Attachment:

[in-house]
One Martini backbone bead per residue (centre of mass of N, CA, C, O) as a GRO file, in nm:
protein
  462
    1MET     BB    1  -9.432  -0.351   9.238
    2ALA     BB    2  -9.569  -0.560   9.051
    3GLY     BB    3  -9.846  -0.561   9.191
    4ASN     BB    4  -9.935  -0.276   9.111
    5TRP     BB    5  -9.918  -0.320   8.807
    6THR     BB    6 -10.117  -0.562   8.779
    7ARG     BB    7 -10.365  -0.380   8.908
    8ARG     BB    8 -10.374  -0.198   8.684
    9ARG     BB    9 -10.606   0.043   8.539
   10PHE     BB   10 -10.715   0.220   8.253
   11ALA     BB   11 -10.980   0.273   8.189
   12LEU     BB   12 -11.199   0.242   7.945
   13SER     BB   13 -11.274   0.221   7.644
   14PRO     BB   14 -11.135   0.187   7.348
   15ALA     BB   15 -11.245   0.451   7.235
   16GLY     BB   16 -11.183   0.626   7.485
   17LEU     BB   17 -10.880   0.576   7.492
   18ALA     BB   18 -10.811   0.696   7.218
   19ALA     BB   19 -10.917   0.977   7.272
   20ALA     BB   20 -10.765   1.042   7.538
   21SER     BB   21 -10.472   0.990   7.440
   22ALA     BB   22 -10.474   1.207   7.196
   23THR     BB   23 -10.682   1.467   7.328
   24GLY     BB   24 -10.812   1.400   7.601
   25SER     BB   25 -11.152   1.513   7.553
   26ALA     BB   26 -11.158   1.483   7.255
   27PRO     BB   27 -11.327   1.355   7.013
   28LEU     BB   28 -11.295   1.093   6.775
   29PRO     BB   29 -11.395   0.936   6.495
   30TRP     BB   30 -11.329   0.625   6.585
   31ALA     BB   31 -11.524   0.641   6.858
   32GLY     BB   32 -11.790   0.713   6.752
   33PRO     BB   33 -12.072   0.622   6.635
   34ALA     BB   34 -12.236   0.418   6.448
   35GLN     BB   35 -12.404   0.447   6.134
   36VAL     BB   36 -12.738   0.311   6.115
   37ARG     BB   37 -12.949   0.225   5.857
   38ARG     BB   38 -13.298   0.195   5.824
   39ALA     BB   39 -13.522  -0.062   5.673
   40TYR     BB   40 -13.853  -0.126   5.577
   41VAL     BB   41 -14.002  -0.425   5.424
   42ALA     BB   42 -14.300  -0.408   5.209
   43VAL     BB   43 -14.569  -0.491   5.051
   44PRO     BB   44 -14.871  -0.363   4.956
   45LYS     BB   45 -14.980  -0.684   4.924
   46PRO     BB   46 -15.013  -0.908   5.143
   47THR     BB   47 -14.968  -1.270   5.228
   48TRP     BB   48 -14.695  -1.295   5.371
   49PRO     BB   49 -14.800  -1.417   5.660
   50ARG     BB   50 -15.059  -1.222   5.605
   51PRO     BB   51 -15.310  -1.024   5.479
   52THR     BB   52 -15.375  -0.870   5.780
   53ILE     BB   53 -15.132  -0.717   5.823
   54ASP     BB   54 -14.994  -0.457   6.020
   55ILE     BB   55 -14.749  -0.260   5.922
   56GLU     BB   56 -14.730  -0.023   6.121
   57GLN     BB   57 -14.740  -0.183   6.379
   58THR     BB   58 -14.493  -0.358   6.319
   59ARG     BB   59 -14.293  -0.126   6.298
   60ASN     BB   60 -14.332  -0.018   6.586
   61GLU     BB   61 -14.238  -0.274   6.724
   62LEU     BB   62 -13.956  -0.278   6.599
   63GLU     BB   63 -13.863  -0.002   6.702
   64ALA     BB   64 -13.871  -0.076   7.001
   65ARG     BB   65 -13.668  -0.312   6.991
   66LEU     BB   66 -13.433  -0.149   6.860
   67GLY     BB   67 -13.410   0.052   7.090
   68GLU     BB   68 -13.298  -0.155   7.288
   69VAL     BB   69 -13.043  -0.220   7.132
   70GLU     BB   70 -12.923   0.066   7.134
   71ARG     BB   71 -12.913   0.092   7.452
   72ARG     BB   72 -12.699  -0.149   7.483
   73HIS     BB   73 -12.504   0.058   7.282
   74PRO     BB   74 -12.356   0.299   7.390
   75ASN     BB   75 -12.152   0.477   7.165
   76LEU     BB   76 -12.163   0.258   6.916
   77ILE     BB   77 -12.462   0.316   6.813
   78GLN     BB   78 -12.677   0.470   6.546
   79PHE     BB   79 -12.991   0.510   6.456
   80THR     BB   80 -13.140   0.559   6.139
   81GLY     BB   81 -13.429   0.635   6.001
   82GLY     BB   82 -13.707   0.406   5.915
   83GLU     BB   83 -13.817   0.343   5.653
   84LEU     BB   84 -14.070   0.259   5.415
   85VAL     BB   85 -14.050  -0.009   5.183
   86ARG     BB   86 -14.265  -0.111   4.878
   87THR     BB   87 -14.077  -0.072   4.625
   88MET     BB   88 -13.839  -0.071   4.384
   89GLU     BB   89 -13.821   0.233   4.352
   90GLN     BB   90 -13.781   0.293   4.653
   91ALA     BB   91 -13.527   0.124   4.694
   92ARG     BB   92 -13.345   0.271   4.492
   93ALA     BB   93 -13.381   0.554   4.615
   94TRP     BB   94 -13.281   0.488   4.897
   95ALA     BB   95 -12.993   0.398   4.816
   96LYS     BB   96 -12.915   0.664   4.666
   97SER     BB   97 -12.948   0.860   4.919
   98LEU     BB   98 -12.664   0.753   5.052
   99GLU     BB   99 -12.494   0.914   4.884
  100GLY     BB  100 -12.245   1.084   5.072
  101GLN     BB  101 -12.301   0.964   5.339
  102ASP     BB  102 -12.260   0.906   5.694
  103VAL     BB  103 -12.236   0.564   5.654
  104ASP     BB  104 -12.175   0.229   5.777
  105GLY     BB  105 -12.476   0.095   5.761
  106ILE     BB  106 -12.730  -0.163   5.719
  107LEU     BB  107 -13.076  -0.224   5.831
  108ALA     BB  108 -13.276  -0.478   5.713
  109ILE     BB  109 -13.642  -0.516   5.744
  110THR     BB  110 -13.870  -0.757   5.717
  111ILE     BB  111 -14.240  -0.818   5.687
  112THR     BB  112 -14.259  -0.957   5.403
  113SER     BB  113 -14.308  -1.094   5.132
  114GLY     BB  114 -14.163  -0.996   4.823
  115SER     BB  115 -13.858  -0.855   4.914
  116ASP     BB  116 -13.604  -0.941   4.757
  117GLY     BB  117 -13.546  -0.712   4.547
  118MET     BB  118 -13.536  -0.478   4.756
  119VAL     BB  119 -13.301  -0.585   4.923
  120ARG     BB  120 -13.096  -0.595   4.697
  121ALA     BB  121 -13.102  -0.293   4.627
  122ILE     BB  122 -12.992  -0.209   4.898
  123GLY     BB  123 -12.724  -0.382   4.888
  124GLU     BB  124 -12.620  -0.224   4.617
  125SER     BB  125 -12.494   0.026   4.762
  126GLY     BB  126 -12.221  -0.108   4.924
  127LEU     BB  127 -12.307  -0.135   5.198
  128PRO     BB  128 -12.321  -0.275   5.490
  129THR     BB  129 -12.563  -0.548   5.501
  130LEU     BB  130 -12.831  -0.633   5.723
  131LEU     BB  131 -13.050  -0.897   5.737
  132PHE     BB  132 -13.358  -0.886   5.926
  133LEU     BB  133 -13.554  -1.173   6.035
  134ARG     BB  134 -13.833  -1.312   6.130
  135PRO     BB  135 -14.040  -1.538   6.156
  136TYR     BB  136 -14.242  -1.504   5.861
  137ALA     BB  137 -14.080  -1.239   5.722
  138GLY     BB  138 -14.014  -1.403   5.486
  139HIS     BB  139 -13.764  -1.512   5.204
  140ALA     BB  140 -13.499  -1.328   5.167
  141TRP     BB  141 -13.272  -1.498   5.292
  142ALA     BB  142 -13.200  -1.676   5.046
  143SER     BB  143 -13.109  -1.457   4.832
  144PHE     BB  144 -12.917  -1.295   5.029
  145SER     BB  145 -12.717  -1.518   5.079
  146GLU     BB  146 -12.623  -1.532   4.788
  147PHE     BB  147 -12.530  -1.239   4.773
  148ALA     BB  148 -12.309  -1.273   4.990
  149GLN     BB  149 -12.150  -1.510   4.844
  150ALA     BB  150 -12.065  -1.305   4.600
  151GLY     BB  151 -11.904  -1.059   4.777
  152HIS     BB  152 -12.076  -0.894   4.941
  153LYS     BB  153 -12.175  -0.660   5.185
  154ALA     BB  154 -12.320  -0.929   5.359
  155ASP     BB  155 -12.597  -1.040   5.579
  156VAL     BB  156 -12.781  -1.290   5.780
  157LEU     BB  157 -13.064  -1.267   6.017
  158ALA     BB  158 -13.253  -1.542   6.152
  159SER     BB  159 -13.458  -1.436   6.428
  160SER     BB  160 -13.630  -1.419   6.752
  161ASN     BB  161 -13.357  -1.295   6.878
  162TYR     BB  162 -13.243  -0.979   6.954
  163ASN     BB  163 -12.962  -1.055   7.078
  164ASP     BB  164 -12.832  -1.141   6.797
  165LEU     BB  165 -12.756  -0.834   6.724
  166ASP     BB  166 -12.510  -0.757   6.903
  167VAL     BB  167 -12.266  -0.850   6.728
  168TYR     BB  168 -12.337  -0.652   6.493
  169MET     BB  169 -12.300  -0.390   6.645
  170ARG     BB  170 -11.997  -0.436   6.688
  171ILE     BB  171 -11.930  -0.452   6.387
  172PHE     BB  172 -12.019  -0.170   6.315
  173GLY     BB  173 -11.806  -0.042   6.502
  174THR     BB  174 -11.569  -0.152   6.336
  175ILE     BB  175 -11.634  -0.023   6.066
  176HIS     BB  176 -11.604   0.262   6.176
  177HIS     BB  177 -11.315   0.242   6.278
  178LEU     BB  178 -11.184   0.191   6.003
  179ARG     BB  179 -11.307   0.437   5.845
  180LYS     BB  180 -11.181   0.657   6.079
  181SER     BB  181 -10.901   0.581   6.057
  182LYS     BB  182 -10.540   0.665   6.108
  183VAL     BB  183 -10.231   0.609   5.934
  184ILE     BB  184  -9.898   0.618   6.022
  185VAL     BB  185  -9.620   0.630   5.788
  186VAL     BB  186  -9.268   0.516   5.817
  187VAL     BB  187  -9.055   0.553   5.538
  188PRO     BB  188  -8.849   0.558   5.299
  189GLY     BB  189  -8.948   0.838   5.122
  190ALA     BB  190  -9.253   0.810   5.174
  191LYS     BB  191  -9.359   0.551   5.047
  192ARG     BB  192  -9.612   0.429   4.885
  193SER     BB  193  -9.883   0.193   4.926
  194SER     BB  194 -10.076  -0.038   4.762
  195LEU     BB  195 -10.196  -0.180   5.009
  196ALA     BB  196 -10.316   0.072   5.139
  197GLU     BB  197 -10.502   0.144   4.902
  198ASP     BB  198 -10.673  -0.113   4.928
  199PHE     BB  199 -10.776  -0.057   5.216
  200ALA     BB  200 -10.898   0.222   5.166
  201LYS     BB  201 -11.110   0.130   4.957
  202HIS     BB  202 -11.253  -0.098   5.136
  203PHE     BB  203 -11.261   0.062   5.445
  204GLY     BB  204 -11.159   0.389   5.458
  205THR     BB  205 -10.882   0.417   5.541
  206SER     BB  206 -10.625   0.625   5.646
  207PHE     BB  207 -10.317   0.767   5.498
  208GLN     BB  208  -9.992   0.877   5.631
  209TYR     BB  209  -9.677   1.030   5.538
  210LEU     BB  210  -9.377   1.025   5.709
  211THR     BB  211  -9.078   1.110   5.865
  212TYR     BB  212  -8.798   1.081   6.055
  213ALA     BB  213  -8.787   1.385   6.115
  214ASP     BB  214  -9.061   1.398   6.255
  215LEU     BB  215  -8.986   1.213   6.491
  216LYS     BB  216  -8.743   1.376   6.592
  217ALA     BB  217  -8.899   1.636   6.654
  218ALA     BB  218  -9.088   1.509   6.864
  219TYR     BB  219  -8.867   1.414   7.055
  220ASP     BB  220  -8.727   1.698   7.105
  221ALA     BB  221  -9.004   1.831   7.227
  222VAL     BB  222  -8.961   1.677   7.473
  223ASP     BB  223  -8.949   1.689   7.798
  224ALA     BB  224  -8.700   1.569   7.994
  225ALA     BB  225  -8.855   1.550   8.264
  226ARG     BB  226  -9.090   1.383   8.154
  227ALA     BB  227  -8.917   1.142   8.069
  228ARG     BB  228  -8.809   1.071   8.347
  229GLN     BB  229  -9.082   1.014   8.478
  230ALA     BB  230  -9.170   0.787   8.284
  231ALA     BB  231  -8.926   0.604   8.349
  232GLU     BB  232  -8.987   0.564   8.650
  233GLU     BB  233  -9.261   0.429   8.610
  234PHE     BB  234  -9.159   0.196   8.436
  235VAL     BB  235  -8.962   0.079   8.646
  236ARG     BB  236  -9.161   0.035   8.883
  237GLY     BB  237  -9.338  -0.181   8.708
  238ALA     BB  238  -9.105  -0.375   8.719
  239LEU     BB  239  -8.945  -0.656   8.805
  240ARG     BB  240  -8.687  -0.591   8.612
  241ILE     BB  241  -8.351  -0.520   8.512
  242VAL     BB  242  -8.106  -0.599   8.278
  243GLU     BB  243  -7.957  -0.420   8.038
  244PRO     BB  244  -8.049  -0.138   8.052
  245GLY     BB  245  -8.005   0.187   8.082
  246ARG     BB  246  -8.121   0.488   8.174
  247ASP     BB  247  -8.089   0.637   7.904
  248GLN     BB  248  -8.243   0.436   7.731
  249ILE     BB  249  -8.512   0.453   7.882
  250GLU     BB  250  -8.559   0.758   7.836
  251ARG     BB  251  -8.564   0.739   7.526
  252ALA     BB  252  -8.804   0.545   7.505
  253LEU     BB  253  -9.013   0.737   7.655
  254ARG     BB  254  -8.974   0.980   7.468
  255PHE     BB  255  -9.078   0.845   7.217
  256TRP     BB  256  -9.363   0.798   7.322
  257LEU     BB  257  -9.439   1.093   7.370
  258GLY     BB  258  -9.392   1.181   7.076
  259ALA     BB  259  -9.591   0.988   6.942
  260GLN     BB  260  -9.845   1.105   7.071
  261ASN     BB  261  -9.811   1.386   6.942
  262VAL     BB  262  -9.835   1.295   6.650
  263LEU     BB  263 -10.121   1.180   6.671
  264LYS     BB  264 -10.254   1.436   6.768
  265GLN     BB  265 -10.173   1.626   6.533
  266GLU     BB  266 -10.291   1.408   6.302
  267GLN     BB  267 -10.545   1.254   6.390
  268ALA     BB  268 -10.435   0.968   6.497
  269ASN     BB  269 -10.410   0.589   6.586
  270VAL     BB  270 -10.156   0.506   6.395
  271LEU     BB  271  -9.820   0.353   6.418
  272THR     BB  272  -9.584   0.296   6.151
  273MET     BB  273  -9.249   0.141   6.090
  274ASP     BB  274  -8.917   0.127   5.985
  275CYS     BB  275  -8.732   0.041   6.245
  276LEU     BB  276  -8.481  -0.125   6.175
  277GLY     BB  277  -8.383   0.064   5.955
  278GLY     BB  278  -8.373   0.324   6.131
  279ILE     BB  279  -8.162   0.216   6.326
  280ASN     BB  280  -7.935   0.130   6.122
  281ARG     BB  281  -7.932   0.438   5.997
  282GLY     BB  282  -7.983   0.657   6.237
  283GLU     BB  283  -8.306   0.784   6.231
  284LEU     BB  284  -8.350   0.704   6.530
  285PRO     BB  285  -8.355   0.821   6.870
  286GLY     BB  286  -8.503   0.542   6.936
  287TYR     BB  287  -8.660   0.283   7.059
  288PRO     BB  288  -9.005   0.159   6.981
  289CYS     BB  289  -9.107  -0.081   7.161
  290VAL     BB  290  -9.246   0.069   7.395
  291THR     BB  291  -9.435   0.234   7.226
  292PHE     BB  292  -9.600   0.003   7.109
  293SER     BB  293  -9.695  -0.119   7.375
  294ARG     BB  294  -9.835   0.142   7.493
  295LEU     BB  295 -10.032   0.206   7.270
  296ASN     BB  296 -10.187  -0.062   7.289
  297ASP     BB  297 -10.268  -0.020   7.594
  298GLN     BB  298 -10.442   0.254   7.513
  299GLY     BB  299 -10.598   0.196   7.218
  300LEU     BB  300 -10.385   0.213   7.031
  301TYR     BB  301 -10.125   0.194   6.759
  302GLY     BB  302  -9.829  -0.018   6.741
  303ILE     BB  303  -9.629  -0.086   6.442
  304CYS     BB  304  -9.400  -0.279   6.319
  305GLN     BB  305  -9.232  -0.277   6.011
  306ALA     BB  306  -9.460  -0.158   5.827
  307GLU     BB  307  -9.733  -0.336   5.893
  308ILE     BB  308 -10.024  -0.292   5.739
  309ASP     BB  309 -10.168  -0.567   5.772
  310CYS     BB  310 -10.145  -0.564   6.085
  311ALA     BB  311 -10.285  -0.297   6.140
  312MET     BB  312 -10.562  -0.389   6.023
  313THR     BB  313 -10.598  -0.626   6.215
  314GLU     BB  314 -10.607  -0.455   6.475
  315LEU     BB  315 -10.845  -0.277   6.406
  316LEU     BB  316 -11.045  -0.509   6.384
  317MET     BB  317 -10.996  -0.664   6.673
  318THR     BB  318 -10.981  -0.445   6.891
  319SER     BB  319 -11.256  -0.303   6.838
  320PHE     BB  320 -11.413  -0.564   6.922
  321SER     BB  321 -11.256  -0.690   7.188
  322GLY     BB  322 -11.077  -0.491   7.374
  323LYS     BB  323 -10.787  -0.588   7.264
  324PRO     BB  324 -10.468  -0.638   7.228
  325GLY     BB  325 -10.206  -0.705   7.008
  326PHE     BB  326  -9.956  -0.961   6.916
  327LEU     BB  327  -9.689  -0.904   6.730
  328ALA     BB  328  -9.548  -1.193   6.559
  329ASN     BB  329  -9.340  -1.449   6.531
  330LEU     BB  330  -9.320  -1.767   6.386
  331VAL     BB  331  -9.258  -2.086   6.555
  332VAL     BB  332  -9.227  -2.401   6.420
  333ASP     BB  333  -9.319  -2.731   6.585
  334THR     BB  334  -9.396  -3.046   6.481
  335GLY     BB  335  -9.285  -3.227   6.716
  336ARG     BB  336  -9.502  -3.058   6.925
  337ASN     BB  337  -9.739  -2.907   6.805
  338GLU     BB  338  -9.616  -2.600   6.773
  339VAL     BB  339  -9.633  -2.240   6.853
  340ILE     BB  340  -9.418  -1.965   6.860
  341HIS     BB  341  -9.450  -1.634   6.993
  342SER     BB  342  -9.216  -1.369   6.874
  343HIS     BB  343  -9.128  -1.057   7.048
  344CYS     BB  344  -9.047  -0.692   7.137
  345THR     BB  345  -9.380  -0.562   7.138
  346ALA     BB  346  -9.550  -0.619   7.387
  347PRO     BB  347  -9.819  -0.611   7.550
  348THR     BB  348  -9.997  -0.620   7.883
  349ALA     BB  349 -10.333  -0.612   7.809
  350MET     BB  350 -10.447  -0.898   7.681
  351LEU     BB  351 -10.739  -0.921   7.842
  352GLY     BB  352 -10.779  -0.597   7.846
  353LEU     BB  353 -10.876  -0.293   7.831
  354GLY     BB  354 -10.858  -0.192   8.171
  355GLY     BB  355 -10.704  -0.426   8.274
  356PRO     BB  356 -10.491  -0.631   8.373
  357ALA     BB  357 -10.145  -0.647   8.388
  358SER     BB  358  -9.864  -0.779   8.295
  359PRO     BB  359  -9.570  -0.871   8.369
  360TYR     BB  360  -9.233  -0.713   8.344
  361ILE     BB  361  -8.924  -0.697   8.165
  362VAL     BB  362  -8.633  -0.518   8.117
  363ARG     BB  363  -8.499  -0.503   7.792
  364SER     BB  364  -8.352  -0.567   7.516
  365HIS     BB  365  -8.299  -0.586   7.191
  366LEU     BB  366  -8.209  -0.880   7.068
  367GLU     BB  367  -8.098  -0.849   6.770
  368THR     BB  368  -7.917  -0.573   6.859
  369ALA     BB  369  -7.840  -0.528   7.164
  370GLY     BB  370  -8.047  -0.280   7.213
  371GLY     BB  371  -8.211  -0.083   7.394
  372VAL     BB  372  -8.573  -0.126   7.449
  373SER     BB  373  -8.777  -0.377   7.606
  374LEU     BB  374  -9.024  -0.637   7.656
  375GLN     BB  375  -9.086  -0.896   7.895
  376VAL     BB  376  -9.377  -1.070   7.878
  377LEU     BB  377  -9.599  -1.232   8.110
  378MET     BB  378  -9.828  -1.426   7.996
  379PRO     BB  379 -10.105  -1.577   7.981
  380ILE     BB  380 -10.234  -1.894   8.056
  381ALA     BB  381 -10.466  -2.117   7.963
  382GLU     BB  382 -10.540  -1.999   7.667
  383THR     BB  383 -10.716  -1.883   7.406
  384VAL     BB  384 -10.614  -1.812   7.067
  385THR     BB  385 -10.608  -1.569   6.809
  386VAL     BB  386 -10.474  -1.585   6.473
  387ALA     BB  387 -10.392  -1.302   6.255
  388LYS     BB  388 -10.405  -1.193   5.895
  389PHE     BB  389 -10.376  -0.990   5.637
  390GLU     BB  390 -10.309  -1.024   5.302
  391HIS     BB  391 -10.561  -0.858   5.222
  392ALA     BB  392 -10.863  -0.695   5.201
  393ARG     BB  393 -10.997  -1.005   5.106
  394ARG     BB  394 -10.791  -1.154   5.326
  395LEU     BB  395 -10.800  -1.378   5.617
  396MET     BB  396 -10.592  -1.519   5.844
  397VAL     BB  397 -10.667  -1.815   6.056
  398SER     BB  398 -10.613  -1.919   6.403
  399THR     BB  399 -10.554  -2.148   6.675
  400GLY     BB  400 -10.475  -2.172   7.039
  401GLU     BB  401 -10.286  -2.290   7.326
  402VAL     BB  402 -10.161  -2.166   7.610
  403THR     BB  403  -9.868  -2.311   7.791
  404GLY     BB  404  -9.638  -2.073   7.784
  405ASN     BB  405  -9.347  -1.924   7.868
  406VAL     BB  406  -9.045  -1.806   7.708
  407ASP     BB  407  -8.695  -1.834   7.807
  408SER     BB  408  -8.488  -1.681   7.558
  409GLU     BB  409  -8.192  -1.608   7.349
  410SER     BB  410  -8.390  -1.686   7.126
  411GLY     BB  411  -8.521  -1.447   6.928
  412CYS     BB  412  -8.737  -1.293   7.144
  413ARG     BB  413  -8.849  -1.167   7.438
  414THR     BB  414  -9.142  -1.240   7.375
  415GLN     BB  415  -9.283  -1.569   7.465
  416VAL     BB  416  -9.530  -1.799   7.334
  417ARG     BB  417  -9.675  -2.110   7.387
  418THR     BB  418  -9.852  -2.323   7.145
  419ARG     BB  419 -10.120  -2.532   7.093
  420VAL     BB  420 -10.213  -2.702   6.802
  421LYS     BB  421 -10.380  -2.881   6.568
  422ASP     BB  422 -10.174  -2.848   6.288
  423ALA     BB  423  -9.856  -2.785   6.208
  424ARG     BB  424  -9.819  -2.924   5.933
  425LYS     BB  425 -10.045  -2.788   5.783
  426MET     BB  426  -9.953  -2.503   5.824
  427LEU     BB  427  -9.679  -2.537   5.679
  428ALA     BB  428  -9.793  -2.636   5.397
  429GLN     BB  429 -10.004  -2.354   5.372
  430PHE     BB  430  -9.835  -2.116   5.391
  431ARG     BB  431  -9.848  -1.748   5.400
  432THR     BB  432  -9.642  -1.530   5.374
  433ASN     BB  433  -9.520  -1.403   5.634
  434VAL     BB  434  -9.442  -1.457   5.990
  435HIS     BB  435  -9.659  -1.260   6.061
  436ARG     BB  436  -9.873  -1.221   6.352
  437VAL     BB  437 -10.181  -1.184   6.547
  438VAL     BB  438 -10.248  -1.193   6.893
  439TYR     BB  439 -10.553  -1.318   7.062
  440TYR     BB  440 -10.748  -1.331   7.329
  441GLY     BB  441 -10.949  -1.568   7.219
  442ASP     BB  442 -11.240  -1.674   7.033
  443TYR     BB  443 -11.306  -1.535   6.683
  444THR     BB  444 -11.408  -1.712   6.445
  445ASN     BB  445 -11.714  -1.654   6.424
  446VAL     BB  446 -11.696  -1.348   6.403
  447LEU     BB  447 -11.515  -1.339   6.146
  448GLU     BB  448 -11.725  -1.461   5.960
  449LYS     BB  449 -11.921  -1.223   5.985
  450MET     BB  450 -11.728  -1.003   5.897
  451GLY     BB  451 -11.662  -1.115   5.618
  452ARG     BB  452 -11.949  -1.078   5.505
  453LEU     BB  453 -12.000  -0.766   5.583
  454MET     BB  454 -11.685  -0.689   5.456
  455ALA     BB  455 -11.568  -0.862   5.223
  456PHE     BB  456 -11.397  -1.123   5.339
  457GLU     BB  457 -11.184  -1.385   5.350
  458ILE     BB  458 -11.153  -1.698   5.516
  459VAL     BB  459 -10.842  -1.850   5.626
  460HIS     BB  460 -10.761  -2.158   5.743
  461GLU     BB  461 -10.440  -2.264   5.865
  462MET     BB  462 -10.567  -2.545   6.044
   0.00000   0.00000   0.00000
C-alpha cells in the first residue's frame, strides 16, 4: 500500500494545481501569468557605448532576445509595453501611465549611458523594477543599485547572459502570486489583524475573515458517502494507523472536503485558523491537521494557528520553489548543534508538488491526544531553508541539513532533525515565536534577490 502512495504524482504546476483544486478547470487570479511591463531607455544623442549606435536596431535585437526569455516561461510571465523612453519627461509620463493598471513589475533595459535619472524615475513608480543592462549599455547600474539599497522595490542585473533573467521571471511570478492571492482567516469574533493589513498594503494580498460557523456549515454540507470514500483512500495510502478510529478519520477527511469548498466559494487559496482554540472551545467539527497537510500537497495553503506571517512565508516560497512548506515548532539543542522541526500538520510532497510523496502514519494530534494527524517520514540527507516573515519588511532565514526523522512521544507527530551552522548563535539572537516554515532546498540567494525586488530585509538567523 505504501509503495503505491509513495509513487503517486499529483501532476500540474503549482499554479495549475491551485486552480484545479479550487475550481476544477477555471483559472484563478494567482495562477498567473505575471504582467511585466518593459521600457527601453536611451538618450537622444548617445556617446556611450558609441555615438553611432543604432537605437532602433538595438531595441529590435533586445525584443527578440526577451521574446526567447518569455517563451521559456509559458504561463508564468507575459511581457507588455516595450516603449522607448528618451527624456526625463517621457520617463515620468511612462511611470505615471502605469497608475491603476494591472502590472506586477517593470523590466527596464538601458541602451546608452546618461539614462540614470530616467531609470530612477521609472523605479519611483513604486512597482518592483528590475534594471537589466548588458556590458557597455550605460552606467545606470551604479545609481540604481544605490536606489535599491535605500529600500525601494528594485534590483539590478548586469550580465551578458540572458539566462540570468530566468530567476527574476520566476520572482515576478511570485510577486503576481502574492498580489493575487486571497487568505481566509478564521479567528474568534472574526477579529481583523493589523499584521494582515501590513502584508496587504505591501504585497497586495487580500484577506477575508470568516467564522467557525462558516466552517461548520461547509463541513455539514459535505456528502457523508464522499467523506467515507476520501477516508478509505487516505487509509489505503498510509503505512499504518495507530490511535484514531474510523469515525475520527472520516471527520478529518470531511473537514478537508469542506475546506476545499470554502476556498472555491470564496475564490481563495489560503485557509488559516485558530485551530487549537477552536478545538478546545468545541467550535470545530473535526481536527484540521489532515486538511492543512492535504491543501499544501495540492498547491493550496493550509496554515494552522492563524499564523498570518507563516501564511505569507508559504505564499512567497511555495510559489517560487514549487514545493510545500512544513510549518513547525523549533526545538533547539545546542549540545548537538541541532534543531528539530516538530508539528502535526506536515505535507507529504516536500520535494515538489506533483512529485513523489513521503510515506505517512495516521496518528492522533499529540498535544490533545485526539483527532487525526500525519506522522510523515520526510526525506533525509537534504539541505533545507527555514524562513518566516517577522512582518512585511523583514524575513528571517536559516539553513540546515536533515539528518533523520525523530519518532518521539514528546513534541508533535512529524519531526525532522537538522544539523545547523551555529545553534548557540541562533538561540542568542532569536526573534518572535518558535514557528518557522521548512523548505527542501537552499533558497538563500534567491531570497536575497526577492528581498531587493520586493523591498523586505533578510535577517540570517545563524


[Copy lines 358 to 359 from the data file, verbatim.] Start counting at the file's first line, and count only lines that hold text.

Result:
  354GLY     BB  354 -10.858  -0.192   8.171
  355GLY     BB  355 -10.704  -0.426   8.274